What do improv comedy, dementia, and hackathons have in common?
Search Google for “improv rules” and pretty much any list will have a rule about saying “yes, and…” rather than “no, actually…”. When I provide dementia communication training, I always teach this basic improv rule. Saying “yes, and…” continues the conversation, while “no, actually…” ends the conversation. The joy in communication is the interaction.
As I transition from using my expertise in cognition from working as a speech-language pathologist with patients with cognitive impairment to a user advocate and UX designer, I am participating in new events such as hackathons.
Yesterday I participated in my first hackathon or hackfest as a part of Boulder Startup Week. To be honest, I was a little nervous, but it seemed like a rite of passage for entering the tech industry, so I signed up.
QuickLeft hosted a hackfest with the goal of answering the question, “Can we improve lives through humor using technology?” Teams had three hours to develop a solution.
Since I didn’t know anyone at the hackfest, I found a team with an empty chair and introduced myself. My four team members were students at the Turling School, learning to code. I am a UX designer and writer, so our team was pretty balanced in terms of talents.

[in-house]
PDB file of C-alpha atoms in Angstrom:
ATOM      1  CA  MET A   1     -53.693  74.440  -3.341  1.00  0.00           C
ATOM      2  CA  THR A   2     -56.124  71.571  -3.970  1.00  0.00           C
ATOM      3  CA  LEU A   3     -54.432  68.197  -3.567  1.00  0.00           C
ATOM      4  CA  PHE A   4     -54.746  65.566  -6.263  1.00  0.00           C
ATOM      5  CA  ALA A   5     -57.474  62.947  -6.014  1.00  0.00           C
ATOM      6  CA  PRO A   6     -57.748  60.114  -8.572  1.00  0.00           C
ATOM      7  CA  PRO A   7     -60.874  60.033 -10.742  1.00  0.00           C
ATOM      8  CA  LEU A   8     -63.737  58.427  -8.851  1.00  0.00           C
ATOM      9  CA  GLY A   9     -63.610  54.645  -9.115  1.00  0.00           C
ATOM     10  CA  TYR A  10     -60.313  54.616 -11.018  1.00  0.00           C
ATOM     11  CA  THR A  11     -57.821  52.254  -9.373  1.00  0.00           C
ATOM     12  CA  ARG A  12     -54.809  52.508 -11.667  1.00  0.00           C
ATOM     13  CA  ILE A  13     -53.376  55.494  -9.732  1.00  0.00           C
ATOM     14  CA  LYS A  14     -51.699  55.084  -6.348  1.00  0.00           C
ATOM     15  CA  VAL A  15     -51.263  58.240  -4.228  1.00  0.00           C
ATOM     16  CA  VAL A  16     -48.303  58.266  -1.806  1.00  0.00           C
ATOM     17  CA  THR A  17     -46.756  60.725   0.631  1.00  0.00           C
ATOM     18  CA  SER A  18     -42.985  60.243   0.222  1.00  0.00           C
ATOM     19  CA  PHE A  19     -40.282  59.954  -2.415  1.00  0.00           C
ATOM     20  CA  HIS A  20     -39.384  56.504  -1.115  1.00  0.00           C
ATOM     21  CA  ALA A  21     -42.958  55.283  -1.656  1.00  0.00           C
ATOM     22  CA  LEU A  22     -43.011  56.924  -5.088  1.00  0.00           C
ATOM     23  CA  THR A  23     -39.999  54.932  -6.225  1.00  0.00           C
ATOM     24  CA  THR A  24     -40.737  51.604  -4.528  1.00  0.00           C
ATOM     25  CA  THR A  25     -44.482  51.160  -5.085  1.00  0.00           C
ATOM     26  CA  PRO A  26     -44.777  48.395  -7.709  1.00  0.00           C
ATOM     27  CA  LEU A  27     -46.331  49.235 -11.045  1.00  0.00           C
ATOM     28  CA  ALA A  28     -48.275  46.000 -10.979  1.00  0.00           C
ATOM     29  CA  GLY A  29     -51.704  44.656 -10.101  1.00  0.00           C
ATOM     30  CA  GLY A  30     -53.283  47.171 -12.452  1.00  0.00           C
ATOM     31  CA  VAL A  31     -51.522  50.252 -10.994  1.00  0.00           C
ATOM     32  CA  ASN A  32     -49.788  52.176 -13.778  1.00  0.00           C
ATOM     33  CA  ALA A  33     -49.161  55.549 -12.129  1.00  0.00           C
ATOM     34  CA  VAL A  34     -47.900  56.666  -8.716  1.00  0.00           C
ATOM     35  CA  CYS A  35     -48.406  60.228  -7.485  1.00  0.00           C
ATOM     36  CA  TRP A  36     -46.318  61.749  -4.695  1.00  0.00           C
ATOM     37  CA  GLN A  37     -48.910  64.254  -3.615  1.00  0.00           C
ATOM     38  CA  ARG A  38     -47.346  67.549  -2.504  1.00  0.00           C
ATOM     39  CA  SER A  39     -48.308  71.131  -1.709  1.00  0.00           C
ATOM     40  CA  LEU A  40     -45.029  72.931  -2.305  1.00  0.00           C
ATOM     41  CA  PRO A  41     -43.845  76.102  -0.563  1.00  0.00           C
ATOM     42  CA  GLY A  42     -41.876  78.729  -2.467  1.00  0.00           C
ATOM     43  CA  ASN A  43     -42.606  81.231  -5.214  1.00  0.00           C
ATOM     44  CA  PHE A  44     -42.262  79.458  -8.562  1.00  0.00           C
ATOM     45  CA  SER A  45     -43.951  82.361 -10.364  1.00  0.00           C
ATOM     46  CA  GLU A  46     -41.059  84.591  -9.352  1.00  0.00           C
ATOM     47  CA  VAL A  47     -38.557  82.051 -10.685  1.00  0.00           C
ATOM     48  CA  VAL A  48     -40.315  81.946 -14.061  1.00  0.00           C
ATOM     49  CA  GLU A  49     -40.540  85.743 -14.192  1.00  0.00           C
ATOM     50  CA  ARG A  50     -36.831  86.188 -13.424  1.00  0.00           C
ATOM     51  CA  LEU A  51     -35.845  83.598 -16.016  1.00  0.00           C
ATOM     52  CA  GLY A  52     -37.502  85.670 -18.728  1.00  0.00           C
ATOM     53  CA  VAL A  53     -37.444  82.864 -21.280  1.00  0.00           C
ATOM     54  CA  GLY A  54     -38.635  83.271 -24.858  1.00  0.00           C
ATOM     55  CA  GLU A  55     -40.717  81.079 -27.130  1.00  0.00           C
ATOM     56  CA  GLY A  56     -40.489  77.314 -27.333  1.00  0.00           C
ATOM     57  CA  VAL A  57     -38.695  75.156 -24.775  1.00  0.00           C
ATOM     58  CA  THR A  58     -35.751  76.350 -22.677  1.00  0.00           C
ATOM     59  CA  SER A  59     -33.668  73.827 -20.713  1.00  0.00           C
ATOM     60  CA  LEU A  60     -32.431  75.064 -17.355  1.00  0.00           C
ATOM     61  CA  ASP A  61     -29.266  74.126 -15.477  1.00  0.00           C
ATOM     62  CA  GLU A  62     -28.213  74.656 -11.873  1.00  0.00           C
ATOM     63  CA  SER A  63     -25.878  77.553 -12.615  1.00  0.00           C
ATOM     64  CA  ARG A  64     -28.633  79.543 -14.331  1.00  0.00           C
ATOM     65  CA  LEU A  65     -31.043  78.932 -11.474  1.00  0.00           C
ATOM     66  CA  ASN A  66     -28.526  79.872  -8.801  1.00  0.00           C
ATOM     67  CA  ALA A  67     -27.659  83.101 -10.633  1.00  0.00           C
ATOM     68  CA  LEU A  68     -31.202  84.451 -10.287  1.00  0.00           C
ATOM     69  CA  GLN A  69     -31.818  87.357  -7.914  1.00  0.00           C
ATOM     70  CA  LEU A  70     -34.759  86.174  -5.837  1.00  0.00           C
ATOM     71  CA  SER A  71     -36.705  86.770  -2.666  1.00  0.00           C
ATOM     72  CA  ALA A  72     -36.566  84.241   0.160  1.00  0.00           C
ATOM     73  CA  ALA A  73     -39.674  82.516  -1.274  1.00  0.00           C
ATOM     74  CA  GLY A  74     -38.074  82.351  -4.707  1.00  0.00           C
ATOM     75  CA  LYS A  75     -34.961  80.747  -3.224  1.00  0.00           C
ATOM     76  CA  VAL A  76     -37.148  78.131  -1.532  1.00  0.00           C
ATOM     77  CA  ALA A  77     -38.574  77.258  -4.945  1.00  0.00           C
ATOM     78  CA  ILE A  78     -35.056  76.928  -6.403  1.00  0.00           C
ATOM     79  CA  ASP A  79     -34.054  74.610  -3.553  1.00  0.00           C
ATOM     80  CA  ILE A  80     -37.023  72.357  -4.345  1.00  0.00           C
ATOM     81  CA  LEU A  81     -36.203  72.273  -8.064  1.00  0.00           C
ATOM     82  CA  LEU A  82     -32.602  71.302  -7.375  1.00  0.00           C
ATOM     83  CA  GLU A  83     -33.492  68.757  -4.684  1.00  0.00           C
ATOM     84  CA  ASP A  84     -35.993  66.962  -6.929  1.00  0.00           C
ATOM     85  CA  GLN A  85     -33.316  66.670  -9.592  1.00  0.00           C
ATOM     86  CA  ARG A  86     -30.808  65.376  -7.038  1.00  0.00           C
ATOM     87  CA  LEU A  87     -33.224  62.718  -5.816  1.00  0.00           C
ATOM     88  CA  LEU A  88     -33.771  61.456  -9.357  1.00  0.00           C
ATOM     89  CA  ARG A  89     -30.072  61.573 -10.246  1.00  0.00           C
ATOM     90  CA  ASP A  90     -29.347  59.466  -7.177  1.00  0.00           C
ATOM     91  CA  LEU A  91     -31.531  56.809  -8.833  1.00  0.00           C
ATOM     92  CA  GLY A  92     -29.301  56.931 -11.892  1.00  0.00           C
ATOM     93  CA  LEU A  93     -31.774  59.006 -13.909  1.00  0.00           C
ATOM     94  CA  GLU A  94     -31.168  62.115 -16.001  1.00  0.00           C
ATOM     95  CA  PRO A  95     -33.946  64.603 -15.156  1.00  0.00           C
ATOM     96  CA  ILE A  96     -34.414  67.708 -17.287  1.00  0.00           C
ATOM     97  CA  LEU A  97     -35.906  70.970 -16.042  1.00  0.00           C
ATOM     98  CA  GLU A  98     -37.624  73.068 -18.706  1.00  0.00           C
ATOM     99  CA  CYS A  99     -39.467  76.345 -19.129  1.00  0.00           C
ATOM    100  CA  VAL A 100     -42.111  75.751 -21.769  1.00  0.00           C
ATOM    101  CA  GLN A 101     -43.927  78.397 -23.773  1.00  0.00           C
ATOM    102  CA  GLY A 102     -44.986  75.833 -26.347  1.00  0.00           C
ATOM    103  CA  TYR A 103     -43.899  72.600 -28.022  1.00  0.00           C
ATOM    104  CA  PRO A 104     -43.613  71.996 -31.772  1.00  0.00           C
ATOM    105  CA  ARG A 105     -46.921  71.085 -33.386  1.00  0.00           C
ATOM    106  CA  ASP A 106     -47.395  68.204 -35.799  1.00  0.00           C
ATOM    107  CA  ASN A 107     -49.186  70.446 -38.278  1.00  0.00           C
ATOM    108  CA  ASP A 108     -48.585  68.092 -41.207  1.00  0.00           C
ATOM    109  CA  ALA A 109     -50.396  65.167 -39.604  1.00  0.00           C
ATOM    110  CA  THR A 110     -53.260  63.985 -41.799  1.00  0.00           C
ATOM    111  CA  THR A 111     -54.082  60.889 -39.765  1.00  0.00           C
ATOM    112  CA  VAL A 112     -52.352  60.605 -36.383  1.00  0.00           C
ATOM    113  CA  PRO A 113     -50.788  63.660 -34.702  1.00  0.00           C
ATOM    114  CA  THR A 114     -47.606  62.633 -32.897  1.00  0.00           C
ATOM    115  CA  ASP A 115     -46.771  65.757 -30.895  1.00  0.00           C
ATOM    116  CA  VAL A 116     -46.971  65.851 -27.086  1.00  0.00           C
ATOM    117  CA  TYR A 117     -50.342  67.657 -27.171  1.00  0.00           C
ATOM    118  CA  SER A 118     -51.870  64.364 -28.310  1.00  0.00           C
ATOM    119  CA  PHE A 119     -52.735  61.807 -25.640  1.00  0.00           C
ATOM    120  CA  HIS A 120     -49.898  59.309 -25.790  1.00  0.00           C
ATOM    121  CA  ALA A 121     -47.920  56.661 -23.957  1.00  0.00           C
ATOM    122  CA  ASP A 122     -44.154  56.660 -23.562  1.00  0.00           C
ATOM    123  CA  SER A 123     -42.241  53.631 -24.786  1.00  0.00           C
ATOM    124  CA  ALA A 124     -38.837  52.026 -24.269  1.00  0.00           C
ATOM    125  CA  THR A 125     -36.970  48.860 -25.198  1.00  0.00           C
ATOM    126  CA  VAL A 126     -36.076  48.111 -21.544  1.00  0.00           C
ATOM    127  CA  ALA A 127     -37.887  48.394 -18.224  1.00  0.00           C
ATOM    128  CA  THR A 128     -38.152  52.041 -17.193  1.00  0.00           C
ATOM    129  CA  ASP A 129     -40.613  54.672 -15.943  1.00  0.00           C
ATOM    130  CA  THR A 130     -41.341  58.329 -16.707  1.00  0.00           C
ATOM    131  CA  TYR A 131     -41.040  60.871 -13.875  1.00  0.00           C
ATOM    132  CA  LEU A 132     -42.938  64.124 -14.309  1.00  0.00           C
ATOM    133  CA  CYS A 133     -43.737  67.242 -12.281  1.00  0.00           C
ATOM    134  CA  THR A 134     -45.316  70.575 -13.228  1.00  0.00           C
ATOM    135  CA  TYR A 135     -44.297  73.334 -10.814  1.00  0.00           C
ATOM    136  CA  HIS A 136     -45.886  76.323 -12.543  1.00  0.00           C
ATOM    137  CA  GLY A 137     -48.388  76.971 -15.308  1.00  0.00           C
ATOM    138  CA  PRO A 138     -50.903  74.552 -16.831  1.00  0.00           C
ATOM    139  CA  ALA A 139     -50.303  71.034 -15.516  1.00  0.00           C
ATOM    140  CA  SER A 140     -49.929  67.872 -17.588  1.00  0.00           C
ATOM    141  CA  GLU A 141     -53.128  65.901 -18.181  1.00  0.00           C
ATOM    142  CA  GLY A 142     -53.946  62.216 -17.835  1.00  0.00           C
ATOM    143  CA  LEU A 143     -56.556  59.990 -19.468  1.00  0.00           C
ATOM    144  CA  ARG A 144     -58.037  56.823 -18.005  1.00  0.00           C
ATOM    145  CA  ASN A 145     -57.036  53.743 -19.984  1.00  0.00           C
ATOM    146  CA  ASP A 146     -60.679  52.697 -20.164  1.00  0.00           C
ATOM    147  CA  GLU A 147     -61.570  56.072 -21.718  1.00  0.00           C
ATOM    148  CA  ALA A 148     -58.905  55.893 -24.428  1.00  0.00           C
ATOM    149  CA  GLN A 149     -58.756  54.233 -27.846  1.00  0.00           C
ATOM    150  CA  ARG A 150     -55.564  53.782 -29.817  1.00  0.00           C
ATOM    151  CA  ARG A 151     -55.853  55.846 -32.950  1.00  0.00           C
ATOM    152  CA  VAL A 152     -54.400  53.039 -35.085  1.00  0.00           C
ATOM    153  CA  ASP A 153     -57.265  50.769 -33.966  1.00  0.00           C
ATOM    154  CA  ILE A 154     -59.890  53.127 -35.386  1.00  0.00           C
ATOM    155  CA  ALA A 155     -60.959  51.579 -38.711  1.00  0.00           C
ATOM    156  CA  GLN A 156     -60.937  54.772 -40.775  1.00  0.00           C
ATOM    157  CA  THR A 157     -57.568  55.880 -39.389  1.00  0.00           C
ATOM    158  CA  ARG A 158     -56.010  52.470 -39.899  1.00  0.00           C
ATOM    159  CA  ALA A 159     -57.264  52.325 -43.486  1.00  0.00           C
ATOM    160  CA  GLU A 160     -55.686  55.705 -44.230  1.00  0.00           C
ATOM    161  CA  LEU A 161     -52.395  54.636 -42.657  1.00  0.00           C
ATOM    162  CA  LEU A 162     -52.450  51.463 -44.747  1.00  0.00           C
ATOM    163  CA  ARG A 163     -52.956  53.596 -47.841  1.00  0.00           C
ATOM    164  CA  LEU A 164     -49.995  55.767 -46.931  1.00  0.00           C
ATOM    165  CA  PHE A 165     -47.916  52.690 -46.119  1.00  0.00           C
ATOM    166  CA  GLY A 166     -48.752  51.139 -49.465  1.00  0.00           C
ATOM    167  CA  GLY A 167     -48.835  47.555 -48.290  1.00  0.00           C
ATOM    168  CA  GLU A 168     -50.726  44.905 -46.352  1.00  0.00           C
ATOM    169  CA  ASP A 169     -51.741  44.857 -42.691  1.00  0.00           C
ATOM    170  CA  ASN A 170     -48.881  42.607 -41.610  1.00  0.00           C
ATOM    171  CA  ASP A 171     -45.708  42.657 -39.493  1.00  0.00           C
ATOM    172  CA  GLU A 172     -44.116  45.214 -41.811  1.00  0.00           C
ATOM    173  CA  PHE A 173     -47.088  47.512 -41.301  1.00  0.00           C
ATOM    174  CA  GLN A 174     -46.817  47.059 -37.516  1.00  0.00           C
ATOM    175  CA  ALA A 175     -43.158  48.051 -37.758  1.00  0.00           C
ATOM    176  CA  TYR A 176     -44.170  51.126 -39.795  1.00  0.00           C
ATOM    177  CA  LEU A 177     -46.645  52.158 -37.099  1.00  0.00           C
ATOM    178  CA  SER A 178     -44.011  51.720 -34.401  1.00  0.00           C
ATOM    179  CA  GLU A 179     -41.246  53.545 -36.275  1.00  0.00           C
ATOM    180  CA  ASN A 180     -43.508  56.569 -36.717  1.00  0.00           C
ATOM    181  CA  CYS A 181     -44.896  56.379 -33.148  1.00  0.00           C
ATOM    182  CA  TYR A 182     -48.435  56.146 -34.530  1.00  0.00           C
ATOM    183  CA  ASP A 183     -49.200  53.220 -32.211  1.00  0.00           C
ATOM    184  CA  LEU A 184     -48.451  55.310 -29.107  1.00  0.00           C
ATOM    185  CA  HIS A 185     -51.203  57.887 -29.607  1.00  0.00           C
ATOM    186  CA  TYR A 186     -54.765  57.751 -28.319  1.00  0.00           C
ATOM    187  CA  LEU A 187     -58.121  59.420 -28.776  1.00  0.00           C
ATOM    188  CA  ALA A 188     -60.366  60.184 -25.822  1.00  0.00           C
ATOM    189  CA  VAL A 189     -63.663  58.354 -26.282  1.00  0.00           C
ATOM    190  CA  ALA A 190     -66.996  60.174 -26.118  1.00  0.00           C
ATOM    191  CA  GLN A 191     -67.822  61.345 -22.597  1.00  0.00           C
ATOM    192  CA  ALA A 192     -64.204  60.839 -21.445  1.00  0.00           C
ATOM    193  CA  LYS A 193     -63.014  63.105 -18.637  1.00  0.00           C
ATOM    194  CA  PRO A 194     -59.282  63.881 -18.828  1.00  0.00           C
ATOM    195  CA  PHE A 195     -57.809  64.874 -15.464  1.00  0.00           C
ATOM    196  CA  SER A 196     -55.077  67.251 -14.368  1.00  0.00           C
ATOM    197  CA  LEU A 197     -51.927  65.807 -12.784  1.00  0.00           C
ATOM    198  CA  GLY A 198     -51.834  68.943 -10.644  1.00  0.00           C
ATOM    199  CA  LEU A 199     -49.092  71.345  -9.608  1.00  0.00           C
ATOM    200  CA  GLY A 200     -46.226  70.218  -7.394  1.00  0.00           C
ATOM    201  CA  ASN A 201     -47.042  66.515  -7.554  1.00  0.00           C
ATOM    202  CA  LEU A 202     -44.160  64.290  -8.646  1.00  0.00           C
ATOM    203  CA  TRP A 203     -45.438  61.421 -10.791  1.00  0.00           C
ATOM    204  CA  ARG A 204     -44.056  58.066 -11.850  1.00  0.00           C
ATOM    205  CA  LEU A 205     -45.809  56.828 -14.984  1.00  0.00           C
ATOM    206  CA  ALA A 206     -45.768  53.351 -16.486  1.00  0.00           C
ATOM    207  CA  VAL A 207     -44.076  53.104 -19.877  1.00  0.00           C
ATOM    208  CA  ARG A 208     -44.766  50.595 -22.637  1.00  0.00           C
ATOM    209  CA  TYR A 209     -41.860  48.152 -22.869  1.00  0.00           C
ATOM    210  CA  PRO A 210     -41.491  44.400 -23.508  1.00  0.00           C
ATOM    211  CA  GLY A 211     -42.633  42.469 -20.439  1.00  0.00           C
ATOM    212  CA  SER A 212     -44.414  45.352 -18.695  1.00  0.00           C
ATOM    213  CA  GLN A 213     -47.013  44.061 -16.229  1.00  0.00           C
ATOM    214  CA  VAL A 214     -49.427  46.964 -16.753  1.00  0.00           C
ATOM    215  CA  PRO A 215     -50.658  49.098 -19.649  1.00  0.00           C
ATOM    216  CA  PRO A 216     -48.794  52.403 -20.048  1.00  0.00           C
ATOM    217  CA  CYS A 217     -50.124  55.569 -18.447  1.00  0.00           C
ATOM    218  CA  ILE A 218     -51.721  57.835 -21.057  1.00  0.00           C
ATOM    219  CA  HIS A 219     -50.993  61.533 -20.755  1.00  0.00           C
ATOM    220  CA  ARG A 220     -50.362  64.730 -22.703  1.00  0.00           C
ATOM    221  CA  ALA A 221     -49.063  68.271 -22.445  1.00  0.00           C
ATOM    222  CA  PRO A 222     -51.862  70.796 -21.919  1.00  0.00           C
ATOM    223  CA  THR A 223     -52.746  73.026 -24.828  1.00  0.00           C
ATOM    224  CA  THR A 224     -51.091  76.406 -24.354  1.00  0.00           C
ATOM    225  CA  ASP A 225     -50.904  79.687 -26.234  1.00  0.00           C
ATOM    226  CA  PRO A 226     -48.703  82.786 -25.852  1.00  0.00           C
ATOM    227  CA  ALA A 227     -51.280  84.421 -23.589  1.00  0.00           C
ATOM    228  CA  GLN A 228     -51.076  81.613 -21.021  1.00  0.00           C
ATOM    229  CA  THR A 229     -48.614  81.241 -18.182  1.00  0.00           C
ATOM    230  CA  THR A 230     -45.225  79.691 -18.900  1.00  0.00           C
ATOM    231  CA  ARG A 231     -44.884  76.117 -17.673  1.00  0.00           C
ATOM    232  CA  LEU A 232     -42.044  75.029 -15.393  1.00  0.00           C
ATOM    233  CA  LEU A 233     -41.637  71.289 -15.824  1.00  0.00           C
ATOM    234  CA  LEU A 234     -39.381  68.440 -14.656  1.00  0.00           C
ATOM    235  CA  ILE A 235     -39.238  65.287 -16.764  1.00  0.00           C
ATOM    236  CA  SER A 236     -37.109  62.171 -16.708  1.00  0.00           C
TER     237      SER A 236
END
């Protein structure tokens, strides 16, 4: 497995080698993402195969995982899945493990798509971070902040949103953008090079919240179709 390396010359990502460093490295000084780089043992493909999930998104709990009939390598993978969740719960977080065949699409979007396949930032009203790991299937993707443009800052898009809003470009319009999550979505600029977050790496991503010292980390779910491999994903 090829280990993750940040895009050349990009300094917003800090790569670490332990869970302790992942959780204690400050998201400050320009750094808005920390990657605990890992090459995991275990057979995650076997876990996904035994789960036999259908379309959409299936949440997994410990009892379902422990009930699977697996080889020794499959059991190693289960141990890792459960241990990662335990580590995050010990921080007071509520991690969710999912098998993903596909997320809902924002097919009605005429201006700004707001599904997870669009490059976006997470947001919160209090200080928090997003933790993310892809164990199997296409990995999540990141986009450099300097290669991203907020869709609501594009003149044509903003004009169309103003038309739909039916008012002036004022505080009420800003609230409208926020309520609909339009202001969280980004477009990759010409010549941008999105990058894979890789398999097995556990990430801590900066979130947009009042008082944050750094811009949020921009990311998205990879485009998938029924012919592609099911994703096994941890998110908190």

My team had a great time. Someone told us that we were the the only team smiling while we were working. Why wouldn’t we be smiling; this was fun! My team members were solid collaborators. As we discussed ideas, we were supportive of each other. In retrospect, I realized we were using the “yes, and…” rule of improv.
One of my team members suggested the idea of creating an app that would allow people to vote on user generated jokes. This idea evolved through conversations utilizing “yes, and…”. This approach allowed our group to keep moving forward, like an improv sketch or a conversation, in developing a solution that uses humor and technology to improve lives. Our solution, Joke Booth, was awarded second place.
I had a great time. I even got to tell a ridiculous joke during the pitch (I farted in an elevator. It was wrong on so many levels.) I will definitely participate in a hackfest again.
I will keep saying “yes, and…” to new challenges! It keeps conversations, sketches, apps, and life moving forward.